Every year about this time, cyber-criminal groups start to ramp up for the annual income tax fraud season. As we enter tax season, its good to remember the following tips to ensure your tax refund is not claimed by a scam artist.
IRS IP PIN
There is a new tool available to all of us this year. Anyone can, and should, for the IRS IP PIN. The IP PIN or Identity Protection Personal Identification Number presents anyone else from impersonating you to the IRS.
The IRS says the Get IP PIN tool will be available to any taxpayer by mid-January. You can prepare at the IRS by setting up an account through the secure access authentication process. Creating an account requires a lot of personal information that is listed here.
The signup process requires a mobile phone number in your own name. Voice-over-IP-based numbers such as those tied to Skype or Google Voice won’t work. If you don’t have a phone, the site will send an activation code via postal mail to your street address on file.
We have suggested the following tax fraud protections in previous posts. Here are some things to be watching for.
- W-2 reports phishing scam – This phishing scan usually targets company HR department personnel, with individually crafted emails that come from the hijacked business email account of a company officer, or sometimes of your tax accountant. Be wary of any requests for W-2 information that fall outside of the norm for your company.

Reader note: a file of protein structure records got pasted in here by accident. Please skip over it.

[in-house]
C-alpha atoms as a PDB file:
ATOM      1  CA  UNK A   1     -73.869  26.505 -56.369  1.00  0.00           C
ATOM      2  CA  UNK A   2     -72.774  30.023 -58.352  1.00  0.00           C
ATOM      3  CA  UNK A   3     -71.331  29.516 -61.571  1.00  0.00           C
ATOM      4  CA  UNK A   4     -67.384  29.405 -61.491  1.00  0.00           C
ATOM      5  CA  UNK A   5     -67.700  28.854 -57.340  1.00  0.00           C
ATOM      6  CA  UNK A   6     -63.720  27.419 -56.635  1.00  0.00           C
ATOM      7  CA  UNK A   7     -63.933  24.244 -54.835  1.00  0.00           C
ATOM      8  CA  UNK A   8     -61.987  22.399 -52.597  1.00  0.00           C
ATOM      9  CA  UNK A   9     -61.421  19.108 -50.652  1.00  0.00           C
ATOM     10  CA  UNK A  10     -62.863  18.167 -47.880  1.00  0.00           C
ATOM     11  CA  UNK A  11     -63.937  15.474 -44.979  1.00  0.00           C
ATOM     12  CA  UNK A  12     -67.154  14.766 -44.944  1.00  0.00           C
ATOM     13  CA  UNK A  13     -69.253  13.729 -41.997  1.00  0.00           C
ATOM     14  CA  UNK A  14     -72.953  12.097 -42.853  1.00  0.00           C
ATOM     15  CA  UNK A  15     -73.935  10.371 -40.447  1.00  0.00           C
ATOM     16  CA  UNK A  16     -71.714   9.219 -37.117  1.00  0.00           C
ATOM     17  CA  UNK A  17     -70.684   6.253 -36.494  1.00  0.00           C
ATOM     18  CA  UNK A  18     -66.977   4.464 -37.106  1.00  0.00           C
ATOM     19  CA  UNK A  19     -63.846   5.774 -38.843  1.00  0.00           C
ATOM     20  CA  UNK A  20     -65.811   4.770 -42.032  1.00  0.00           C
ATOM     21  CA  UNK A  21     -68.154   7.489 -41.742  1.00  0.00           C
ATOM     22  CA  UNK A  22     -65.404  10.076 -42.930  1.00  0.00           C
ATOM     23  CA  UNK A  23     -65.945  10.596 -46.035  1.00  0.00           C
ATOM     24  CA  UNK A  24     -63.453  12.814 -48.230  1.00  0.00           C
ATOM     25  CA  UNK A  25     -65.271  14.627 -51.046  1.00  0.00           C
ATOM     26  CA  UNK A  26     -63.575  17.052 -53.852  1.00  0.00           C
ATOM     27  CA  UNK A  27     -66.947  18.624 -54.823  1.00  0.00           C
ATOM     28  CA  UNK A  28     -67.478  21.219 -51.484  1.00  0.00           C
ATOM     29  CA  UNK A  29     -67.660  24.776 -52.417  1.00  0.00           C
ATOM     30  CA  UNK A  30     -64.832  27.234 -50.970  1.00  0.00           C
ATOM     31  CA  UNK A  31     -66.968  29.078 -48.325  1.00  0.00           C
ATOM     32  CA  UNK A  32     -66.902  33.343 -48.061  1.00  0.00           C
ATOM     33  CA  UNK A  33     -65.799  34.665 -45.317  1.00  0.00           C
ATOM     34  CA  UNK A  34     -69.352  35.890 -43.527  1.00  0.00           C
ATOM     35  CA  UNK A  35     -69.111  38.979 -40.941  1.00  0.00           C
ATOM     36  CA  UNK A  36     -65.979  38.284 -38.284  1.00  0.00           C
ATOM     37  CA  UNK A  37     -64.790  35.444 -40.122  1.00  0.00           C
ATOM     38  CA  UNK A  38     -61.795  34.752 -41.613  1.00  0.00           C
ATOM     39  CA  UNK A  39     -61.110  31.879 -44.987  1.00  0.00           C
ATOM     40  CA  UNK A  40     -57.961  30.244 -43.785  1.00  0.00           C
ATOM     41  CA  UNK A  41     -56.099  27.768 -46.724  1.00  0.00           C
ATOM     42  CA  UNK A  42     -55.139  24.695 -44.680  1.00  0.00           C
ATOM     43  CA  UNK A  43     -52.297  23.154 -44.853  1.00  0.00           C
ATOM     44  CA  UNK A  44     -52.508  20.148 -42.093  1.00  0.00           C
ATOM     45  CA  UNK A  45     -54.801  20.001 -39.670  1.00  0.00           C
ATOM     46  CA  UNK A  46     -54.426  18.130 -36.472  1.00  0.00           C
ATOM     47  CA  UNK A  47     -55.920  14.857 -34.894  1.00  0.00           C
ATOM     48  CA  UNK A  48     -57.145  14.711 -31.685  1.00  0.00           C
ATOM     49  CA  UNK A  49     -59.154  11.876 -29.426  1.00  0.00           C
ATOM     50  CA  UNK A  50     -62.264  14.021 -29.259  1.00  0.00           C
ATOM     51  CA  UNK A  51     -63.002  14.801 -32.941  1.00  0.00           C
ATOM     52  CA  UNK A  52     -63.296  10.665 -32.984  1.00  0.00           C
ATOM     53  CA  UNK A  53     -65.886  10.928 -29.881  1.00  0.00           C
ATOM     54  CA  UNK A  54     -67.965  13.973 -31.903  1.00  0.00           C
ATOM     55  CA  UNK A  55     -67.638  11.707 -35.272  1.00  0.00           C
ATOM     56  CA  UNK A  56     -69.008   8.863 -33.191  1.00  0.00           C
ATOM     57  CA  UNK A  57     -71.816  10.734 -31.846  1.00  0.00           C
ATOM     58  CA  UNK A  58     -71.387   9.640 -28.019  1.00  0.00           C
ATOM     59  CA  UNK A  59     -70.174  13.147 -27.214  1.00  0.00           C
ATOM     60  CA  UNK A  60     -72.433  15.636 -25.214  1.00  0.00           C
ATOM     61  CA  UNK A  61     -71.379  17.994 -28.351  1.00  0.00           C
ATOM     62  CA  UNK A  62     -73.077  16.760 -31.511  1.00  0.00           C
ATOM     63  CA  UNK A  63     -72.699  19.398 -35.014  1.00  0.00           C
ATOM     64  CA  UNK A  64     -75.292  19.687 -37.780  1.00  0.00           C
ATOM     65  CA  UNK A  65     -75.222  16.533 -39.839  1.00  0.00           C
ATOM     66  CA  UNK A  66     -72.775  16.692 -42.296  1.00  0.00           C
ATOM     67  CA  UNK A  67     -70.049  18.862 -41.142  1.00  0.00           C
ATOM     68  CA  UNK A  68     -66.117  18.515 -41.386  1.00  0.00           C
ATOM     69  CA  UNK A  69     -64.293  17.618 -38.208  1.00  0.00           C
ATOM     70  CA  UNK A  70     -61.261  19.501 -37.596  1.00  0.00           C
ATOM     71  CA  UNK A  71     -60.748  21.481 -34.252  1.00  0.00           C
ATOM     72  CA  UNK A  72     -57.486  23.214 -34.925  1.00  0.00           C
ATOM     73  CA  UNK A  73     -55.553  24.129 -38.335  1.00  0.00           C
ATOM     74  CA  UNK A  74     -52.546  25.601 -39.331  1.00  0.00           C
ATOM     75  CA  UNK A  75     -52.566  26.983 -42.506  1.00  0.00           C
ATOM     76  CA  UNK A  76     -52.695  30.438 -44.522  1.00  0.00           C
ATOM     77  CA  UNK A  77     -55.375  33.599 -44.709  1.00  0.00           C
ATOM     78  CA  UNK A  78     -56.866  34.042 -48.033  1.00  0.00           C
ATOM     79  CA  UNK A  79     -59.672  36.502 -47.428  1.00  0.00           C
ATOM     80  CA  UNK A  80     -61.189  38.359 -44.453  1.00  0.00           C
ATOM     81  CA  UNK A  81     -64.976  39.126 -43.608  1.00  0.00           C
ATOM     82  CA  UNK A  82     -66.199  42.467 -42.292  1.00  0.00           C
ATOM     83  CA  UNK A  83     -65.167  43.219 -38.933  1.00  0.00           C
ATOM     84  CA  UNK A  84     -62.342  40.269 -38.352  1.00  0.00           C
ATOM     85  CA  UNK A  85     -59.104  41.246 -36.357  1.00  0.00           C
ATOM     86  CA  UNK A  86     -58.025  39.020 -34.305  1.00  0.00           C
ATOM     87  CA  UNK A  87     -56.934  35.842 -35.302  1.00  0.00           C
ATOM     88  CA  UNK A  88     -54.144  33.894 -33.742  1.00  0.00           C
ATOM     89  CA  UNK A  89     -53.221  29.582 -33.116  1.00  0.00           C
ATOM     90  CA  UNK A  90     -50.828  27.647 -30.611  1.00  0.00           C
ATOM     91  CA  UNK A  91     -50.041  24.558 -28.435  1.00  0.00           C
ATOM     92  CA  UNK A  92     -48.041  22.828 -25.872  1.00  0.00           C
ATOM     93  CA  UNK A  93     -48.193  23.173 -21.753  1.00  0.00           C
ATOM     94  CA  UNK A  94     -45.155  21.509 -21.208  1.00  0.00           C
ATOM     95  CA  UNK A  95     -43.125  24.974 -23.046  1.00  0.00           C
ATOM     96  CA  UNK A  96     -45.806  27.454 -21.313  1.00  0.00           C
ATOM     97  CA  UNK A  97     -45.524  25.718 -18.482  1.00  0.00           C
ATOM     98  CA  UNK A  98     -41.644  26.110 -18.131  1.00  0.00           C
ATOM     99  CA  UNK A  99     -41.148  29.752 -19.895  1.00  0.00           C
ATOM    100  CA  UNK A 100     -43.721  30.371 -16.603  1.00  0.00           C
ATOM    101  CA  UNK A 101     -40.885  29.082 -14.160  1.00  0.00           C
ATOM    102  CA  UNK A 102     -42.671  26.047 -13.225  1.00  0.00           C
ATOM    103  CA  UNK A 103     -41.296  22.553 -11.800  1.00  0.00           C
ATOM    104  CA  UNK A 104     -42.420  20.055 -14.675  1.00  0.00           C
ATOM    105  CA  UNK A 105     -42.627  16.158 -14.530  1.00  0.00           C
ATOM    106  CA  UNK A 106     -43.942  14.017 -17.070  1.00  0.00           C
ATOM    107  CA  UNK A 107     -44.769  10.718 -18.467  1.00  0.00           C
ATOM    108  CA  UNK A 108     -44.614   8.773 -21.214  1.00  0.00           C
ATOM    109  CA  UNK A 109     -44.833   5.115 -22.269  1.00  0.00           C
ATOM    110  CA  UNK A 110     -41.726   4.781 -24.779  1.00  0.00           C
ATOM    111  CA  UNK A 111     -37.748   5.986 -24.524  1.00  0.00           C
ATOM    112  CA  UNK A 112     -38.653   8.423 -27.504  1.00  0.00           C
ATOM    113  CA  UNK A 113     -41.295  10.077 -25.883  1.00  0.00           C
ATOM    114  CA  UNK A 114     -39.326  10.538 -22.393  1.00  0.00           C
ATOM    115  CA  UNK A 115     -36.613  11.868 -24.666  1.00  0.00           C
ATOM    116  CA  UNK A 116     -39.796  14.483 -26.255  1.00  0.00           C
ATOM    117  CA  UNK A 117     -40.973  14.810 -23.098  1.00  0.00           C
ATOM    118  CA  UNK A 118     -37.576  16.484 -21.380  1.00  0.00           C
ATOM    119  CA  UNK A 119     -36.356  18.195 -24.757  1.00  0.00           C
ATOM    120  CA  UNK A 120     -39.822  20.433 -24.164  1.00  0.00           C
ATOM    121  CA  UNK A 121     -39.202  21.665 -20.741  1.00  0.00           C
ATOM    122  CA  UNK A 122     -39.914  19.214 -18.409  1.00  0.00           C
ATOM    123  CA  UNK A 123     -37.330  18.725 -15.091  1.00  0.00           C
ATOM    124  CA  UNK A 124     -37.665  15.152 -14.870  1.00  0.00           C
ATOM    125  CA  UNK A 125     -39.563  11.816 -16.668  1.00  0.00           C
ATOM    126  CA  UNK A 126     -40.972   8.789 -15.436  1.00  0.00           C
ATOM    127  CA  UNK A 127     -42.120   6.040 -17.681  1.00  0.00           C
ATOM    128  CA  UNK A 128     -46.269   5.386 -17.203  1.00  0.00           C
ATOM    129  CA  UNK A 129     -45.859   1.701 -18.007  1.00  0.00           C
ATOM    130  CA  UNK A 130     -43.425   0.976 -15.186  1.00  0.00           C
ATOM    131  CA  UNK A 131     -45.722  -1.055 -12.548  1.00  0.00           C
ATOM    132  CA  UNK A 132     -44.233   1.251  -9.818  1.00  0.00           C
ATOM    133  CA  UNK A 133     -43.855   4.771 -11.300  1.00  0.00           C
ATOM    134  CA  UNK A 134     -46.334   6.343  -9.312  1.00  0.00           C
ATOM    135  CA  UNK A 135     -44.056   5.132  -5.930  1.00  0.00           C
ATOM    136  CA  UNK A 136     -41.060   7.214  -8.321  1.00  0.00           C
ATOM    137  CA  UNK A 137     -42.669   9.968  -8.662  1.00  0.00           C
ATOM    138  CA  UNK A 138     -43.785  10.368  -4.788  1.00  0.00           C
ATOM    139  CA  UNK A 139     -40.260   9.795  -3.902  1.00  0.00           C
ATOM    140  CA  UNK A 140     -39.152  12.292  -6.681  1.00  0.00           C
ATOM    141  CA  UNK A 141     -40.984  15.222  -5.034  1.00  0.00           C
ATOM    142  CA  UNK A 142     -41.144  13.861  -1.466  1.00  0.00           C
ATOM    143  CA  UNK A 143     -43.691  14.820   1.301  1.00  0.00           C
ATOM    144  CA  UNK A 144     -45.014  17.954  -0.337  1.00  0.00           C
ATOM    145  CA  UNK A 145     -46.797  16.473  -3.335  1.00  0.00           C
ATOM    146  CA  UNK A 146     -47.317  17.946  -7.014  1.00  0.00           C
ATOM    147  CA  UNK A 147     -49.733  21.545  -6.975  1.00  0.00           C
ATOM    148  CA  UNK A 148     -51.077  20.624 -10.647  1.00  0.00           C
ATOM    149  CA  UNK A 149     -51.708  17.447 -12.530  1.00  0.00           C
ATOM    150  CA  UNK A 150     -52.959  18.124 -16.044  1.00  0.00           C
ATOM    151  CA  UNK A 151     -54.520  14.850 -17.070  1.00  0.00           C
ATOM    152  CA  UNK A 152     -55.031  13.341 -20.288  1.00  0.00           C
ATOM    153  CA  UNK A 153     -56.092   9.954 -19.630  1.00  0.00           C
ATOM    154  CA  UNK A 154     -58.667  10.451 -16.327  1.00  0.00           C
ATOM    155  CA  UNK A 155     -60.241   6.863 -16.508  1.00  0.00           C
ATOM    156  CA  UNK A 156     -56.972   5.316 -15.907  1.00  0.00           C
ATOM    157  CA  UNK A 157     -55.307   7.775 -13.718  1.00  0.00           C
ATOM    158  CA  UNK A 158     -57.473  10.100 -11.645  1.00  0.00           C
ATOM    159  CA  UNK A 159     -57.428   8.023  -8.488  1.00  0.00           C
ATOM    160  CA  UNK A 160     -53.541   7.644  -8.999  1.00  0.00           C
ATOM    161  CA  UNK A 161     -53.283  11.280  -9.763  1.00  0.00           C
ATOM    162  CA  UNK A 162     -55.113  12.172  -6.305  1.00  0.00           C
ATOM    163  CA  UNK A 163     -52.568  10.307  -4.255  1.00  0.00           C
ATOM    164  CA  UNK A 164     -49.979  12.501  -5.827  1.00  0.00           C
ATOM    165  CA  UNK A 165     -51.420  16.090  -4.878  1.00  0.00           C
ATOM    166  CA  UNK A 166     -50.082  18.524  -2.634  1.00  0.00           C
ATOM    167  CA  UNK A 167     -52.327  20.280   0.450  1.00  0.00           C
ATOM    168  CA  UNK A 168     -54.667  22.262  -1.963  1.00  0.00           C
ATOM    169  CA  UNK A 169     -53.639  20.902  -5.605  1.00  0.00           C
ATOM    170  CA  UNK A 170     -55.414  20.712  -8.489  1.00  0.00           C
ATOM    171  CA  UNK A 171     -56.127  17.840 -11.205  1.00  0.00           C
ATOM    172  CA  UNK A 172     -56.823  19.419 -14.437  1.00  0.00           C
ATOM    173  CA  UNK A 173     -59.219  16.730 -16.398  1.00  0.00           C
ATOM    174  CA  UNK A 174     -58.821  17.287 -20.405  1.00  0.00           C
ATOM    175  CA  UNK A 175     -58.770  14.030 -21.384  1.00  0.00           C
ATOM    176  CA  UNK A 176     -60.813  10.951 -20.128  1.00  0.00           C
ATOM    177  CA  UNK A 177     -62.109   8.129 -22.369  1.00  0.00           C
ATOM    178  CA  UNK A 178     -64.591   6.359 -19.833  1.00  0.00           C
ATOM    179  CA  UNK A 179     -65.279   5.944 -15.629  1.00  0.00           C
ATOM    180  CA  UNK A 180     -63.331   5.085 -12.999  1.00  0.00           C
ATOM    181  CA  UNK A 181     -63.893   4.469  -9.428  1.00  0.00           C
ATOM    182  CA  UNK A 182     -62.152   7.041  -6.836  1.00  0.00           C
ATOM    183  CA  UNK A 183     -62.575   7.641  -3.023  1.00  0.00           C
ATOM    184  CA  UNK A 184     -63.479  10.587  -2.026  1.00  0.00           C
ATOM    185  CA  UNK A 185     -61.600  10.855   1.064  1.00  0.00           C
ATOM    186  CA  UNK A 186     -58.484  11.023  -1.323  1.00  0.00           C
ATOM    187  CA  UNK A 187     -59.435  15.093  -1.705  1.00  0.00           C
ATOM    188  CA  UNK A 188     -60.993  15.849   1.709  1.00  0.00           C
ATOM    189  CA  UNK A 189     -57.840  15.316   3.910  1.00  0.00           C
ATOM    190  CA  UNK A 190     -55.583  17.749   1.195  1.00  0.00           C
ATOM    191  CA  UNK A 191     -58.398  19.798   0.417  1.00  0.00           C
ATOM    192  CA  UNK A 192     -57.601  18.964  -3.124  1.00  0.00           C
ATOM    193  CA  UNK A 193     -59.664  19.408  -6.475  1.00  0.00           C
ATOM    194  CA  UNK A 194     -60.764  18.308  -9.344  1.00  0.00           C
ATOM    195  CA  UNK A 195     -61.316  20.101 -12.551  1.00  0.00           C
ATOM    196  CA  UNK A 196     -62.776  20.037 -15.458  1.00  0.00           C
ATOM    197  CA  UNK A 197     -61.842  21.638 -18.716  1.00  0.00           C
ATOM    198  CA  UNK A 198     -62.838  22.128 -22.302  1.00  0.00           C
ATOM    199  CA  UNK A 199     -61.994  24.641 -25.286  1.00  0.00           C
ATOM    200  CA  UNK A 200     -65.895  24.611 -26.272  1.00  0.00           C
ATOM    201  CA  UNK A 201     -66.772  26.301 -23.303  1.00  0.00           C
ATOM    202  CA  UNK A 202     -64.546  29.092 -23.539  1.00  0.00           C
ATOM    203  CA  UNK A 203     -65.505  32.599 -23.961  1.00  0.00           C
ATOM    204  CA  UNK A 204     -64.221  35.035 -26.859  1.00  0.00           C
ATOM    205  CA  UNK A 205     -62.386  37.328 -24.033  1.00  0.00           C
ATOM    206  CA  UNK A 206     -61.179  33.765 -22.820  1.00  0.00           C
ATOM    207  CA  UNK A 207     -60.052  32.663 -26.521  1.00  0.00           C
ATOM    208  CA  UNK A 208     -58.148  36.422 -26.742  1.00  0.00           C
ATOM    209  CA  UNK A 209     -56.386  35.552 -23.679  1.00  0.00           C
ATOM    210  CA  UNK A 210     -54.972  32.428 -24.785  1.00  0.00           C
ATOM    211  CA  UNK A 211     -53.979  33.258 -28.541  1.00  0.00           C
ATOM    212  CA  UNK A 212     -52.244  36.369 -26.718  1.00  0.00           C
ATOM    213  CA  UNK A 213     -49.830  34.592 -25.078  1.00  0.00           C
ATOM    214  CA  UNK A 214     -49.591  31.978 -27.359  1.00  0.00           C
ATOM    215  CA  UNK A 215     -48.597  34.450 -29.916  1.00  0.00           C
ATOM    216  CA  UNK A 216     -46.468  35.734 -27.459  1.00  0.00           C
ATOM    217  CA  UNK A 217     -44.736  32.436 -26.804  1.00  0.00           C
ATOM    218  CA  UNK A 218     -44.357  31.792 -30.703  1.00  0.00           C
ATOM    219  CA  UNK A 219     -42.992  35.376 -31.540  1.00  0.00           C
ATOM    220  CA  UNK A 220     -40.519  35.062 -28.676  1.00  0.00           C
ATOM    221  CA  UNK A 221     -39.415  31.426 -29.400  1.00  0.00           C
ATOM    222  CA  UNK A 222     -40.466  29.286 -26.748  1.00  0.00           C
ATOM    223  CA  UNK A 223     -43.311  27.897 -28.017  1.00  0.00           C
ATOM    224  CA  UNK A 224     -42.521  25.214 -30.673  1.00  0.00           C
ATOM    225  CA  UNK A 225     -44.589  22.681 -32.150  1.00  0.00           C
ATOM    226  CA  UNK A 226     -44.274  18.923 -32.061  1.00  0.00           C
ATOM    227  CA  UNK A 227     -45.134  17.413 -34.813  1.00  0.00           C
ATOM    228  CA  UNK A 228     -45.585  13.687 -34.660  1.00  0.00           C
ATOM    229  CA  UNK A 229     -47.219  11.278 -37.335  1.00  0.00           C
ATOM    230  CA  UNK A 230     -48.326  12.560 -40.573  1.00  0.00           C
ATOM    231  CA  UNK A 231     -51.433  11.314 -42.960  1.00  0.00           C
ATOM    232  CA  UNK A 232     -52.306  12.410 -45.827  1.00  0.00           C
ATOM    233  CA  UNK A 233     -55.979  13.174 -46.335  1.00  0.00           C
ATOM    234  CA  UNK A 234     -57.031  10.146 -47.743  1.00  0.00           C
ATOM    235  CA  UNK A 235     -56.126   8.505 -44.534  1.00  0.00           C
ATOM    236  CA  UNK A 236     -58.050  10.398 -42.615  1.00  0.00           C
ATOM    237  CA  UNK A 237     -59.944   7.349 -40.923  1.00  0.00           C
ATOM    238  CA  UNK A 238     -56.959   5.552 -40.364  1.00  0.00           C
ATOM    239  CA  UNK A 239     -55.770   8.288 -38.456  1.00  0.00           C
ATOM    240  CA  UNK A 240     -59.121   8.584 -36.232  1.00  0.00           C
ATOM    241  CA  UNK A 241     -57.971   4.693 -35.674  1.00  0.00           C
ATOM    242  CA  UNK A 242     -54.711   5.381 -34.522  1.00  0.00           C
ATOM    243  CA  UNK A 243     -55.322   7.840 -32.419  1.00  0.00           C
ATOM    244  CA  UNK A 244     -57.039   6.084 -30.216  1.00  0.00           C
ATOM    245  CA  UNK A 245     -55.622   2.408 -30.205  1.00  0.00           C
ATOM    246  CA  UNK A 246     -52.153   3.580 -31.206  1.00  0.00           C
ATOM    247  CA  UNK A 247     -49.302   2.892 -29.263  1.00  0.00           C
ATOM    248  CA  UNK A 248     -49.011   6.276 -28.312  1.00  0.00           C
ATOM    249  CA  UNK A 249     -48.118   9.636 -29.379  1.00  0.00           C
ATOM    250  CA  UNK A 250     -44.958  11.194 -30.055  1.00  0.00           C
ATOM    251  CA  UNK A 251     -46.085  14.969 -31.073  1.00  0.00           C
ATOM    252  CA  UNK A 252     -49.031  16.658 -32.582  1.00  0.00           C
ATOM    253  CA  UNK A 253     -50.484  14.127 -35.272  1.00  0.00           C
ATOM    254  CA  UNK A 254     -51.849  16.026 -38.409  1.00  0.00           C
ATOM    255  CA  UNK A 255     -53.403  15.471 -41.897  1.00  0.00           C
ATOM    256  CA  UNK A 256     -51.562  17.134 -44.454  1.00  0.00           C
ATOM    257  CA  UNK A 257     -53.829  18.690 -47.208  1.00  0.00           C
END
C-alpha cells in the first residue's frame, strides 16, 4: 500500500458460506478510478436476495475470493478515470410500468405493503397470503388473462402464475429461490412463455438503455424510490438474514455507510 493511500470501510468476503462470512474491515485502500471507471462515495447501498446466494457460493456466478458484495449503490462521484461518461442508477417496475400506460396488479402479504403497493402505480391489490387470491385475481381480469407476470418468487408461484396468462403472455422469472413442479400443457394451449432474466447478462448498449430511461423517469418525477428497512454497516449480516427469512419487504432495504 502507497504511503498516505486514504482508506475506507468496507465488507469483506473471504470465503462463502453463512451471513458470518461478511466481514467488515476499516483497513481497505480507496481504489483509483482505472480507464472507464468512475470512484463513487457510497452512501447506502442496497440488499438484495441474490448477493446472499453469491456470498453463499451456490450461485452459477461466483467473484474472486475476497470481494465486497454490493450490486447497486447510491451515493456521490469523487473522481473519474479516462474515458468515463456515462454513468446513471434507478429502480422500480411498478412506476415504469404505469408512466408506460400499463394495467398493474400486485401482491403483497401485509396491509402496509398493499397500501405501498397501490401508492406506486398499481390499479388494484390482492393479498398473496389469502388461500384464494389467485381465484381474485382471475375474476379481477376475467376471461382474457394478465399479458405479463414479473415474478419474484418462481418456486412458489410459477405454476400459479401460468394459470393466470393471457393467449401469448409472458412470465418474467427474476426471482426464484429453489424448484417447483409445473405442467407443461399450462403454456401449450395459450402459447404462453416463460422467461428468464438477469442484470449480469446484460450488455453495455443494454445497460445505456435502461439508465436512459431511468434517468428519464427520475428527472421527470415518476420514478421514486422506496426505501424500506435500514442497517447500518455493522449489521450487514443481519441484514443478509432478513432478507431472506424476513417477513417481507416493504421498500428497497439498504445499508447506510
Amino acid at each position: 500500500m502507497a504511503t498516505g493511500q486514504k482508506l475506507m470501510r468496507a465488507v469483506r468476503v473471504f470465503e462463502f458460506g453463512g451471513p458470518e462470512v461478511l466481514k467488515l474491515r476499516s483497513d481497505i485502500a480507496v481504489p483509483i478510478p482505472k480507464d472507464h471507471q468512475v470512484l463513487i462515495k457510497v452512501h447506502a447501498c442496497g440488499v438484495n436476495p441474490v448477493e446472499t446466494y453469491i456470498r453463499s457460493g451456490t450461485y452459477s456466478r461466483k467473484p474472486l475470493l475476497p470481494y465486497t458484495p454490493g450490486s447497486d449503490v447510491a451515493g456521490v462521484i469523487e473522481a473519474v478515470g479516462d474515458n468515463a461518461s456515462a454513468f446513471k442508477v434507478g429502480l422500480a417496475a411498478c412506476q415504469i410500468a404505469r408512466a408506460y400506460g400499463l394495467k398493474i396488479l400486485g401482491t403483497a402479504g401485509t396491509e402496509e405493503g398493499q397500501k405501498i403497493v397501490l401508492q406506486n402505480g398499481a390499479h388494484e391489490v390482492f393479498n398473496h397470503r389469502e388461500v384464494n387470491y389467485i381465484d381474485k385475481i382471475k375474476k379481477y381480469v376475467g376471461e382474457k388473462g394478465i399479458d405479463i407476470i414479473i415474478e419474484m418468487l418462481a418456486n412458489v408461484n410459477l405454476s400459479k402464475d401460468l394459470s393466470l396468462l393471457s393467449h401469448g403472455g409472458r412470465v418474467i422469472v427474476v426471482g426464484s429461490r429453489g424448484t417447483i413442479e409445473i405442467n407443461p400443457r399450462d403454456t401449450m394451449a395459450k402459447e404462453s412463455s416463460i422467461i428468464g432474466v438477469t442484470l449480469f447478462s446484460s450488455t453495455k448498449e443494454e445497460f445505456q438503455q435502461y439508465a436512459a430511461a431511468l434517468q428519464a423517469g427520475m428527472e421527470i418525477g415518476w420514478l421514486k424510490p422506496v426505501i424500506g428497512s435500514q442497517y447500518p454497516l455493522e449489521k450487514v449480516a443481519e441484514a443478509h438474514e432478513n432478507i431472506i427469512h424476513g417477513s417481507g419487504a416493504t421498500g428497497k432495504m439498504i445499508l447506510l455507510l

- Your accountant is hacked – If your tax preparer’s computer is compromised, or his or her email account hijacked, they your tax information is available to cyber-scammers.
- Your accountant is NOT hacked – In this scam, you get an email from an accounting professional group that claims your accountant was one of many who were compromised. The phishing email is a scam designed to get you to click through to a web page that requests your personal information.
- You filed too late – When you file your taxes electronically, and the tax system says that your taxes have already been filed, then the criminals got there ahead of you, and filed for as big a refund as they could get. Your tax filings will be wrong, of course. When this happens you have to open a claim with the IRS, and file an amended report.
Last year in February the FTC released guidelines for taxpayers throuogh the Federal Trade Commission (FTC) Tax Identity Theft Awareness Week webpage. It provided webinars and other resources from FTC and its partners over a week to help educate the public on how to protect against identity theft this tax season. I think February is too late to provide this information, so my recommendation is to review last year’s site, and sign-up for this year’s alerts.
Stay safe out there.
- Brian Krebs on ID PIN
- IRS Site for Creating an Account
- CISA’s Tip on Preventing and Responding to Identity Theft
- FTC’s article on Tax-Related Identity Theft
- Internal Revenue Service’s Taxpayer Guide to Identity Theft
- W-2 Phishing Scam Adds a New Twist to Wire Transfer Fraud – Crowdstrike
- When Identity Thieves Hack Your Accountant – Exploit This